Activists End Japan’s Annual Whale Hunt

February 25, 2011 – Jen Noelken

American based activist group, the Sea Shepherd Conservation Society put an end to this years annual Japanese whale hunt.  Friday February 18, Japanese Agriculture Minister Michihiko Kano announced the decision to prematurely abort the whale hunt.  Minister Kano cited the decision was do to badgering by Sea Shepherd vessels.  The decision to halt is a first for Japanese whalers.

For years Japan has been targeted for whaling mission despite the International Whaling Commission’s 1986 moratorium on commercial whaling.  Many believe Japan uses a loophole in the ban conducting whaling for “whale research.”  Whale research is the only approved method of whaling.  Opposition of the country’s whaling practices claim whale meat is later sold in markets.  They go on to argue if whale meat is sold in markets, than whaling is done not for research, but for profit. 

Japan has been considered an international disgrace for their whale missions.  In 2010, “Australia filed a complaint against Japan at the world court in The Hague.”  Australia wants Japan to cease Southern Ocean scientific whaling.  The court is expected to decide by 2013 (or later).

This year’s mission aimed to cull 850 minke whales in Antarctic waters.  The season, which was scheduled to end mid-March, was lead by a Japanese fleet of four vessels consisting of around 180 crewmen.  After the initial decision to halt the mission, Japan was unsure of the total number of caught whales.  As of February 20, estimates placed the number of killed whales at 172, about a fifth of the mission’s target number.

Founded in 1977, the Sea Shepherd Conservation Society has shadowed Japan’s whaling fleet for the past seven years.  Japanese official’s state this year the Sea Shepherd group became more aggressive.  They claim the group harassed Japan whaling ships, such as the Nisshin Maru, by throwing old, rotting butter on board, throwing a rope which lodged in one of the ship’s propellers and using tactics like flare guns.  Officials say they fear for the crew’s safety.  Japan’s Fisheries Agency official Tatsuya Nakaoku stated the Sea Shepherd vessels continue to pursue the Nisshin Maru engaging in obstructive obstacles.  Nakaoku said despite the decision to abort the whale mission, crew safety cannot be guaranteed.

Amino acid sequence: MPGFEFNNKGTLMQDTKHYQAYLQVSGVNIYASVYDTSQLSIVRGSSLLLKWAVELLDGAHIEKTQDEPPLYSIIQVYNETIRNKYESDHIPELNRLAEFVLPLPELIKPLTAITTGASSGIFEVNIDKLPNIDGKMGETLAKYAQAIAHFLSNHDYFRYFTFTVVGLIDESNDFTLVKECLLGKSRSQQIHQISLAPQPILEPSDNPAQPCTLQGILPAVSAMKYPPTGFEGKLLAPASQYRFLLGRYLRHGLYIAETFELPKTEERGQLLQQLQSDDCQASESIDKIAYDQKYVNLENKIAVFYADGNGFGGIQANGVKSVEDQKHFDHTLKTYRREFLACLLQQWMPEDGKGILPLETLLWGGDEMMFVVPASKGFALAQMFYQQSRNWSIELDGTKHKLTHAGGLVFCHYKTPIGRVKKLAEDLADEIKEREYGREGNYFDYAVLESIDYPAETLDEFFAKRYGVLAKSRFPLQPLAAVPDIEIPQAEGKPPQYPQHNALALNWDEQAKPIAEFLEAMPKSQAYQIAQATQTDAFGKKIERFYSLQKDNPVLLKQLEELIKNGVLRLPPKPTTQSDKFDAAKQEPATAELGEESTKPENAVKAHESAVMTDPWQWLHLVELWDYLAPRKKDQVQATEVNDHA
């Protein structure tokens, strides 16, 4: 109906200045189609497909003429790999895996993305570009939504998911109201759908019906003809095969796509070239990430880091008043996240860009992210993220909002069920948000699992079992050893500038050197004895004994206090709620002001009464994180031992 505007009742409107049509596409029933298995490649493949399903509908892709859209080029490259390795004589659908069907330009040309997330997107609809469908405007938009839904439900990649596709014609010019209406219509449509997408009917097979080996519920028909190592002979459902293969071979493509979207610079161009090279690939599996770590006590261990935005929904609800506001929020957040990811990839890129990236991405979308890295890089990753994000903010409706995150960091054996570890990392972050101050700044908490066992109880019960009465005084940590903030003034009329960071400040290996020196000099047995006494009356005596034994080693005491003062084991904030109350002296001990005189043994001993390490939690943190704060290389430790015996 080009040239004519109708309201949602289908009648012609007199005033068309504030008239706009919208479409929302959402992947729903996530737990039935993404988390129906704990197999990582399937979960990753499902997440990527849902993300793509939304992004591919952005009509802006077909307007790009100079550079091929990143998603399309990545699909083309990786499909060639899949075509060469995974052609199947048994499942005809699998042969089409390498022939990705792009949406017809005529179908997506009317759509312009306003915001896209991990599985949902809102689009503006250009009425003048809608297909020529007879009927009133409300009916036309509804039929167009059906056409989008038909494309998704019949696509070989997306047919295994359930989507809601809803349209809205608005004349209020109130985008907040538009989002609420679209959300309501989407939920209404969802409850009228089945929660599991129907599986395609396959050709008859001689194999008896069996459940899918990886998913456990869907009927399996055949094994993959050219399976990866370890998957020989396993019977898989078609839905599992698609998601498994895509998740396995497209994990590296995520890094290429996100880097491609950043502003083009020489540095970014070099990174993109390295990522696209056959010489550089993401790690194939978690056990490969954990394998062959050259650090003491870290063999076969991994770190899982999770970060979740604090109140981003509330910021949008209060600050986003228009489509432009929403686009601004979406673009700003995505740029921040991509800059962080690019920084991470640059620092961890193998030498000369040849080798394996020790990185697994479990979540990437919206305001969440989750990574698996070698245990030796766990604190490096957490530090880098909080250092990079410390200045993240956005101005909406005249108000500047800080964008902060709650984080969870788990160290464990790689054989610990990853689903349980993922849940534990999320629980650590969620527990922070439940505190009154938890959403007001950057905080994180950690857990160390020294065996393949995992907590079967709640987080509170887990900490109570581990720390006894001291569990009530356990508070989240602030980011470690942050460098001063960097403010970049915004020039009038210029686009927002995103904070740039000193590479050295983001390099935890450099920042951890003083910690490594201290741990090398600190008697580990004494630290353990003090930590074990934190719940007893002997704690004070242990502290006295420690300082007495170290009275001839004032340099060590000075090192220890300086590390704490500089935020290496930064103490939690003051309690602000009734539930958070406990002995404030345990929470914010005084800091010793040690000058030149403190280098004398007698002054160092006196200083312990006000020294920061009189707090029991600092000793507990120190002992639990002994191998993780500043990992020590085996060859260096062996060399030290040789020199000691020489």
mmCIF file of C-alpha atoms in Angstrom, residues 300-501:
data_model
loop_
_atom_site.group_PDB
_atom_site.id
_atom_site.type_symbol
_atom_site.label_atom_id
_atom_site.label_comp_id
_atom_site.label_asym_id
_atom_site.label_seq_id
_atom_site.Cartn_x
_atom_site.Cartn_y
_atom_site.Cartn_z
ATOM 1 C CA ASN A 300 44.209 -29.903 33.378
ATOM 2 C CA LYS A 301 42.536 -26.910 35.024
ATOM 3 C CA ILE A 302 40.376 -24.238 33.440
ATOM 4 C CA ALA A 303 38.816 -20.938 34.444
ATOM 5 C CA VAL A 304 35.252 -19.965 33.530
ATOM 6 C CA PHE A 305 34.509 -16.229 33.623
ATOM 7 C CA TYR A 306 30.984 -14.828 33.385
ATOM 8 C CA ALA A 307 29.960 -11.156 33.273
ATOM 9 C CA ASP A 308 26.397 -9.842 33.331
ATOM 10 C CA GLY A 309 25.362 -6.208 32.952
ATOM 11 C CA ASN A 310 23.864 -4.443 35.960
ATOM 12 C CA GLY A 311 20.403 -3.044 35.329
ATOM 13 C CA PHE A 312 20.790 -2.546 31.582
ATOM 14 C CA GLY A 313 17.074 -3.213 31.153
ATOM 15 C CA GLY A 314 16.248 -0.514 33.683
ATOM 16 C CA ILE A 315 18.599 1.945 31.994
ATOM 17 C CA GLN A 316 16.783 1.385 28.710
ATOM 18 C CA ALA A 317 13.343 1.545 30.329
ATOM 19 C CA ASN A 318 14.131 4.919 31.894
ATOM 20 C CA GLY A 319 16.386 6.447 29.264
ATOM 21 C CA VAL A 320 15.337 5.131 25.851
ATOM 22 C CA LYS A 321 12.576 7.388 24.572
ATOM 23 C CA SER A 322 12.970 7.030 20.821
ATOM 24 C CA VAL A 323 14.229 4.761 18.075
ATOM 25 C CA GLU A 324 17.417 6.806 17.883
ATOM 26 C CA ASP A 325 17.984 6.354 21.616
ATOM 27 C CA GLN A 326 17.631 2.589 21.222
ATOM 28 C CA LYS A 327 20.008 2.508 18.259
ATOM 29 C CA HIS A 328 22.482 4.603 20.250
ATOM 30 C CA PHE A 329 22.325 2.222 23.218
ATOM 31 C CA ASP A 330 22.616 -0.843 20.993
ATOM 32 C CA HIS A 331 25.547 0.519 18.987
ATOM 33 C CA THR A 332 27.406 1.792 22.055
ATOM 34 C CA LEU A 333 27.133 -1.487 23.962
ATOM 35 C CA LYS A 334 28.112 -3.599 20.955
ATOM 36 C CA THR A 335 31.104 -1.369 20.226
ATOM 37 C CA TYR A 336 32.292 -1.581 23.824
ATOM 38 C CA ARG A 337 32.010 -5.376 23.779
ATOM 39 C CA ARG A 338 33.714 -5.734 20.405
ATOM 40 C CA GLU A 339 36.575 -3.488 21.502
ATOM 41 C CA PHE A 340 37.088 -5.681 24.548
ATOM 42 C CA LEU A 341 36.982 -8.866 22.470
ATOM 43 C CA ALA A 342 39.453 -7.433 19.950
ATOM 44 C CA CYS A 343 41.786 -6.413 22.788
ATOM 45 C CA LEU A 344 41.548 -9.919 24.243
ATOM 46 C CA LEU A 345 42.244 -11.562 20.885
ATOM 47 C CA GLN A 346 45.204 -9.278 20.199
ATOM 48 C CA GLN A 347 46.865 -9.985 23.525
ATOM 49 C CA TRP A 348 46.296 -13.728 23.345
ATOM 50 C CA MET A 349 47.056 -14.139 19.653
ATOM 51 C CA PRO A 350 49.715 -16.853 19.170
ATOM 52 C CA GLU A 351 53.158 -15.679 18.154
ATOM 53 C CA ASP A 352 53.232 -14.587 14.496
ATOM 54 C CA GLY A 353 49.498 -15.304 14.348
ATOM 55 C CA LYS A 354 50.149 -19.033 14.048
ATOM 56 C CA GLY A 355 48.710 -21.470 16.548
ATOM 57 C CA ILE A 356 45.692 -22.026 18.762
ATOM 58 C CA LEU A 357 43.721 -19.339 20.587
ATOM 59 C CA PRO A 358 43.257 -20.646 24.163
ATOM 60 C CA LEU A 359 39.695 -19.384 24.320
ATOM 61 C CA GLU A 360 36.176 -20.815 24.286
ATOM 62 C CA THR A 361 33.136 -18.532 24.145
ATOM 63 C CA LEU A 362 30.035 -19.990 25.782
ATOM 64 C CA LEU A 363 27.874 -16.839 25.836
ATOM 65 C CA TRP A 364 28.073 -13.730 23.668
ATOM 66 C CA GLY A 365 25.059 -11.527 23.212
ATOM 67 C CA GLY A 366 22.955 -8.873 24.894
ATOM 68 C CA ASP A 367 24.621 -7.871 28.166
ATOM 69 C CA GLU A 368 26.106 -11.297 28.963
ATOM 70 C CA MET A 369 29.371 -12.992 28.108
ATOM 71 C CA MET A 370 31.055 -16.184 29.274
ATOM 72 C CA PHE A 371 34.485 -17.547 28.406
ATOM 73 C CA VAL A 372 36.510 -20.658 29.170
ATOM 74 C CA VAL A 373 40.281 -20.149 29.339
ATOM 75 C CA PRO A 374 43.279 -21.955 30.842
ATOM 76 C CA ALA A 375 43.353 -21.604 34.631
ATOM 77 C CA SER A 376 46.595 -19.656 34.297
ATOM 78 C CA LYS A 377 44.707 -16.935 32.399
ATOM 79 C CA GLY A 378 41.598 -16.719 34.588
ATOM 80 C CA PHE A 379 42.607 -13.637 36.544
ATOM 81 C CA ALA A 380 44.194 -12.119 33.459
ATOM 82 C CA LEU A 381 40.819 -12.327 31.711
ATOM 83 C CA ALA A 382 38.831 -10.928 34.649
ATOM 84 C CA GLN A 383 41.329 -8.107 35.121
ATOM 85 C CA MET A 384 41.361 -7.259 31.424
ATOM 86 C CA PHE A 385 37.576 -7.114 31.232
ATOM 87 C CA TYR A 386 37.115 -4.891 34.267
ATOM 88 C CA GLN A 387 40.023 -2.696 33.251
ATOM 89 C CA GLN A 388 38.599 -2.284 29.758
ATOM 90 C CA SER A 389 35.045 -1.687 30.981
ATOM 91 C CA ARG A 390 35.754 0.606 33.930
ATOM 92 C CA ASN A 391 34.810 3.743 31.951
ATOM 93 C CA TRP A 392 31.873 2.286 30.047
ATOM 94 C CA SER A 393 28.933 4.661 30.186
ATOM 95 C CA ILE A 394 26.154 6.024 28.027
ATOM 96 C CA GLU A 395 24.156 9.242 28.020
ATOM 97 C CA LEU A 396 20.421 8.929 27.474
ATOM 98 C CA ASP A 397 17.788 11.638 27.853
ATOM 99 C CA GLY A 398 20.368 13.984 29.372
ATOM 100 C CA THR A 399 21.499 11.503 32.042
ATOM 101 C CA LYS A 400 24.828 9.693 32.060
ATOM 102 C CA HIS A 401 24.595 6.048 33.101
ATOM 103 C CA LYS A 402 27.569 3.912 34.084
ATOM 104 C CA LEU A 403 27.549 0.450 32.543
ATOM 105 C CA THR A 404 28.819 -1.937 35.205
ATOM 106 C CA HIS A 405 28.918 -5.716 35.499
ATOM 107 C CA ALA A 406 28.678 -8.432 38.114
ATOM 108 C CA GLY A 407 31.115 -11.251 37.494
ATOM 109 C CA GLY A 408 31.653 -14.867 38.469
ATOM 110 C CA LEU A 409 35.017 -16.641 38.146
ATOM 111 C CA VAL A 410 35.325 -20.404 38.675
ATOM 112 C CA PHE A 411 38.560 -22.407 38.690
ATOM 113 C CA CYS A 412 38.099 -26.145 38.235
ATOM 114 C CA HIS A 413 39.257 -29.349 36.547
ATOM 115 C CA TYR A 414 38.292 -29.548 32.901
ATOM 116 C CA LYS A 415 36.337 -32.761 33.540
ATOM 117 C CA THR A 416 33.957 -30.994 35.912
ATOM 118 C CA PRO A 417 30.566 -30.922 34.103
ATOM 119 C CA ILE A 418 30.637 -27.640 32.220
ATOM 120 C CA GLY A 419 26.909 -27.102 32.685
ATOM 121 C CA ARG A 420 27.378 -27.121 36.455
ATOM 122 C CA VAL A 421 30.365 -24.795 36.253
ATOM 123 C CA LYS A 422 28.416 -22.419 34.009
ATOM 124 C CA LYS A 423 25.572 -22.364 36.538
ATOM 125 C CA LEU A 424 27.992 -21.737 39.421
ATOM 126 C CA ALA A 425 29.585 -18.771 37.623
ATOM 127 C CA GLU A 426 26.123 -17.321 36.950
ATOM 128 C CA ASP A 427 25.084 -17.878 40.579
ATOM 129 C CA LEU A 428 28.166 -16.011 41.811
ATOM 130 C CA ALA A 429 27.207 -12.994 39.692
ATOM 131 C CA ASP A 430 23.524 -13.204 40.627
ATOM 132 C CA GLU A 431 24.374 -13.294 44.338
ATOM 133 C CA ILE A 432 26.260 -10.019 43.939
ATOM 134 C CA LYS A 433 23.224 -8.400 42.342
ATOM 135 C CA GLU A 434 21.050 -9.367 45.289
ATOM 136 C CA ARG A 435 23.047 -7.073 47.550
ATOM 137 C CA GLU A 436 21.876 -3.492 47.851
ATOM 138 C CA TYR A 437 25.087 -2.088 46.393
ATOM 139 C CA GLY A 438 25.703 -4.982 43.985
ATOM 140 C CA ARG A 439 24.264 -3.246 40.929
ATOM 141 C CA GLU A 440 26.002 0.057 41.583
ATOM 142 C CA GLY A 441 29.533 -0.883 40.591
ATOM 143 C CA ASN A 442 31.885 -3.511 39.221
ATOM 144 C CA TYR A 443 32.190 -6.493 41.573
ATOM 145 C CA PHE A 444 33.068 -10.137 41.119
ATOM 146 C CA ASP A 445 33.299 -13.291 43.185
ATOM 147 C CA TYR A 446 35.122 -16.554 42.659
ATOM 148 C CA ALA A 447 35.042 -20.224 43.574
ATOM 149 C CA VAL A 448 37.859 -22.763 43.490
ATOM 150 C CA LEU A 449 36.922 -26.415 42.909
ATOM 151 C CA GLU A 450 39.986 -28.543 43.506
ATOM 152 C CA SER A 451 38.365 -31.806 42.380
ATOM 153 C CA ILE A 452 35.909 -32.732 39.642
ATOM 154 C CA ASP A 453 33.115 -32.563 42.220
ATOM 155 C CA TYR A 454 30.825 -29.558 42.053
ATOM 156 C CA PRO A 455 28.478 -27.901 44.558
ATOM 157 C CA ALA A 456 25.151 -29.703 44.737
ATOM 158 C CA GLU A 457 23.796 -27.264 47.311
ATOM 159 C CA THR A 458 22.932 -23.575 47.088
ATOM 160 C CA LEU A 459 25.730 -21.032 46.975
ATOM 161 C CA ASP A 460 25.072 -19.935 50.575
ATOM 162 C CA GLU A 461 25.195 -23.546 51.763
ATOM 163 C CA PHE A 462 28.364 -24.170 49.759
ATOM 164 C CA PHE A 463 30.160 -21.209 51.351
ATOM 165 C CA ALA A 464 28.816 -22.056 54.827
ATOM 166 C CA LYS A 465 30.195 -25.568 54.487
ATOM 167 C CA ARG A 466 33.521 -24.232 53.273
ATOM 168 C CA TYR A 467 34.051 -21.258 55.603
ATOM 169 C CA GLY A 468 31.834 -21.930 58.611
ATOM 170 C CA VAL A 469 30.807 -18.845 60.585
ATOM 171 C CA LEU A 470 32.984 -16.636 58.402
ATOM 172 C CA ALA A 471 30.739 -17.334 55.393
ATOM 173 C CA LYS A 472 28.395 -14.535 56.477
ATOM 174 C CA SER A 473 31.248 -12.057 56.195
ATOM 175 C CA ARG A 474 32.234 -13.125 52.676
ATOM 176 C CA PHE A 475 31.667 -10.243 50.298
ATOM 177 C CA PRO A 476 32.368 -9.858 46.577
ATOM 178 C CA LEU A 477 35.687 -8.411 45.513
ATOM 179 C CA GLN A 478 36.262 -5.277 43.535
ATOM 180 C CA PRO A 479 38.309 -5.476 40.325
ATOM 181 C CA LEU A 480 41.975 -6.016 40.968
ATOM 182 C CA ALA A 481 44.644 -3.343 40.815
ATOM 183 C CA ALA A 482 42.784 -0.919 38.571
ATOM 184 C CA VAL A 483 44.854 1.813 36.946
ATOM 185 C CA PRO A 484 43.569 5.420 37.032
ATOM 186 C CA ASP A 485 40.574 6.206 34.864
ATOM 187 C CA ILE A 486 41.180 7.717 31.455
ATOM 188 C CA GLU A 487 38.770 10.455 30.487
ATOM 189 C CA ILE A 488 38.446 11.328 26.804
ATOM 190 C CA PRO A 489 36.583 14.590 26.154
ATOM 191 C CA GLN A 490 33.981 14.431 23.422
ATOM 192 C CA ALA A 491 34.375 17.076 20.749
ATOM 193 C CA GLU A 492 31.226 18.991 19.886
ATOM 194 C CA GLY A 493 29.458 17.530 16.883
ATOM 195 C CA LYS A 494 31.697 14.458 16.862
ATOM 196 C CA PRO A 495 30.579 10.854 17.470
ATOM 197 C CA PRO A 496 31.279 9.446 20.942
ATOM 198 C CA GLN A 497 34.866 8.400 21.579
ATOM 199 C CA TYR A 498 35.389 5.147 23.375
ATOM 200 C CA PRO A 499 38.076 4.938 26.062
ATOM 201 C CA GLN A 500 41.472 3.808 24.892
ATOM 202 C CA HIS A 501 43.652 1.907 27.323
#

Sea Shepherd supporters celebrate a victory of the halted whaling mission.  Paul Watson, head of Sea Shepherd and captain of the Steve Irwin (one of Sea Shepherd’s pursuing vessels), exclaimed this is the groups best year to date.  Watson defended the group’s actions saying they are aggressive, but not violent.  In seven years no one has received serious injury.  He goes on to state “the group’s actions are not dangerous and there is no reason for the whalers to be concerned for their safety.”

New Zealand anti-whaling activist and Sea Shepherd member Pete Bethune seconds Watson’s thinking.  Bethune is well known for his 2010 altercation in which his vessel and a Japanese whaling ship, the Ady Gil, collided.  After climbing aboard the whaling ship with intent to make a citizen’s arrest, Bethune was arrested and detained for five months in Japan for the alleged attempted murder of the Ady Gil’s six crew members.  Bethune later received a suspended sentence for obstructing the whalers and was deported.  The activist thinks Japan’s decision to end its whale hunt vindicates the actions of anti-whaling campaigners.  He said Sea Shepherd’s excellent campaign, along with direct action was effective in reducing the kill tally.

Global donations contribute to the organizations ability to gain more equipment, more vessels and more manpower.  However, over the past several years the group has become more criticized.  Critics of Sea Shepherd think the group is taking anti-whaling activism to extremes with new tactics.  Recently, an Animal Planet reality show “Whale Wars” featured Sea Shepherd, glorifying their missions and tactics. 

Despite criticism on both sides of the water, Paul Watson claimed he saved more whales than those killed.  “Confrontation is something we are very used to now.  Every year we are getting stronger.”

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